When the German artillery finally ceased firing around sunset, Jack’s neck and shoulders slowly relaxed; he hadn’t realized he’d been tensing them all that time. The relentless shelling had forced his company to hunker in the trenches for over forty-eight hours. Now the silence unnerved him. The shelling could resume at any time, but the officers sent word that the men should rest as best they could.
Jack sat on a stool, dangling his feet inches above the mud oozing up through the wooden floor boards. Their dugout opened to a trench that stretched for a dozen yards before turning a corner to connect with another deep damp trench. At one end of the dugout, Privates Watkins and Sutherland sat on wooden crates playing cards in the growing dusk as they awaited further orders. They played whenever there was a lull, and Sutherland cursed when he lost a hand, even though they were only playing for matches.
Brown, the other company sergeant, sat at a makeshift desk, writing dispatches. He was a prissy little man, always polishing his boots and buckles and trimming his moustache. Seemed pointless here in the muck.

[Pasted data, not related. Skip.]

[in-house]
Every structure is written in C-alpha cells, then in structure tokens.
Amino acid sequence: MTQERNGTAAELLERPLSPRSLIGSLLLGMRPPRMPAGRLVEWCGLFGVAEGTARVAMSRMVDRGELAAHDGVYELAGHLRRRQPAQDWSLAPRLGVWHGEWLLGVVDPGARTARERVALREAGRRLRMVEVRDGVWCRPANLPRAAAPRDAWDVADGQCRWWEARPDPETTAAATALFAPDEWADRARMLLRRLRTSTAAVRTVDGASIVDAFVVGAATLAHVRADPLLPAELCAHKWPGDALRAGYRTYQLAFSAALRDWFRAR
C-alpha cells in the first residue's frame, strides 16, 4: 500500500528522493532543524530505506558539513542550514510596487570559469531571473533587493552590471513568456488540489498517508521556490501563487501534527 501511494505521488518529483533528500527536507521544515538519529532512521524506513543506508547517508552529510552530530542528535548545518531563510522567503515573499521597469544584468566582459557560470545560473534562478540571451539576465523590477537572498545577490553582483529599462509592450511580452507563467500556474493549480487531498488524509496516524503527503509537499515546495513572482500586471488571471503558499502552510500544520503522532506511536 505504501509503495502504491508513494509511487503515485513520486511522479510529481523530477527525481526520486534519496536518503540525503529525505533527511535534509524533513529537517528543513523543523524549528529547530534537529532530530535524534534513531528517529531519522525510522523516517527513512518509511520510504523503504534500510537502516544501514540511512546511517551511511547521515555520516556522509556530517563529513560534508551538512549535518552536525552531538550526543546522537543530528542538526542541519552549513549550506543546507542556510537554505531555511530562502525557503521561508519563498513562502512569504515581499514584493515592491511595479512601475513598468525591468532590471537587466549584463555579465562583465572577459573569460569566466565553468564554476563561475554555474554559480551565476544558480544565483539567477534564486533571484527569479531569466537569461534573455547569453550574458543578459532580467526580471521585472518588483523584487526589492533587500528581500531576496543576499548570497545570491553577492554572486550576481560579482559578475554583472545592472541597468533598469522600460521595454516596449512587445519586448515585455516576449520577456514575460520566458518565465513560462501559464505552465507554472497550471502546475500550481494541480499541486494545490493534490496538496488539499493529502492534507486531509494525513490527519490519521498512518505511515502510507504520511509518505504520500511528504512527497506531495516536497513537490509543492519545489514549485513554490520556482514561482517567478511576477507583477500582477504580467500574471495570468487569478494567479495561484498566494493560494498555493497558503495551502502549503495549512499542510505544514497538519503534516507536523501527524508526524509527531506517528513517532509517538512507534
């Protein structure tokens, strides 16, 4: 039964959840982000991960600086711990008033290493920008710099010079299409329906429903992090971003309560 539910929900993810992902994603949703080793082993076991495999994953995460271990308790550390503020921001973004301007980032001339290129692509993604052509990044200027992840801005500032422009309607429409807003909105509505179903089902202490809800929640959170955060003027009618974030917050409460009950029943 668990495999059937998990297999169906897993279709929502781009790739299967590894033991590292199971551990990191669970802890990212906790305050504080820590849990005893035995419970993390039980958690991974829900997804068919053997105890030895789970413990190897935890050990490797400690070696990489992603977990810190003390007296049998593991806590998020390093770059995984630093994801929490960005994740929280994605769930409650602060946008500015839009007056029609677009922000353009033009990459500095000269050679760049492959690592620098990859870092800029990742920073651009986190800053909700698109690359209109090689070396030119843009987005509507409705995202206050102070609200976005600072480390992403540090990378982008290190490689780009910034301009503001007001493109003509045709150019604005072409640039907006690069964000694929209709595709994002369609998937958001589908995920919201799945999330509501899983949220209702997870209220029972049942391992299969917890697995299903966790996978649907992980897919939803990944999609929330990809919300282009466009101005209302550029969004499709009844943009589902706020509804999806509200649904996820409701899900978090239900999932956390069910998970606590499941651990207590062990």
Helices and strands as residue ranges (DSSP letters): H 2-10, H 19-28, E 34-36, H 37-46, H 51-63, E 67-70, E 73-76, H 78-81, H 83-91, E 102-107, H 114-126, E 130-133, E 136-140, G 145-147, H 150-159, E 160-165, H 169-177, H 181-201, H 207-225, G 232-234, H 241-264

Off in the distance, some fool was playing “Oh, Johnny” badly on a concertina. There’d be no sleep tonight as they waited for the enemy’s guns and mortars to resume.
Might as well make the best of it and write to his kid sister; there hadn’t been time during the barrage. There’d been no major casualties during this attack, but beyond the dugout, the dead lay rotting on the fields. Jack breathed through his mouth; the stench of decay and human waste was thick in the trench air. He balanced a book on his knee as he wrote.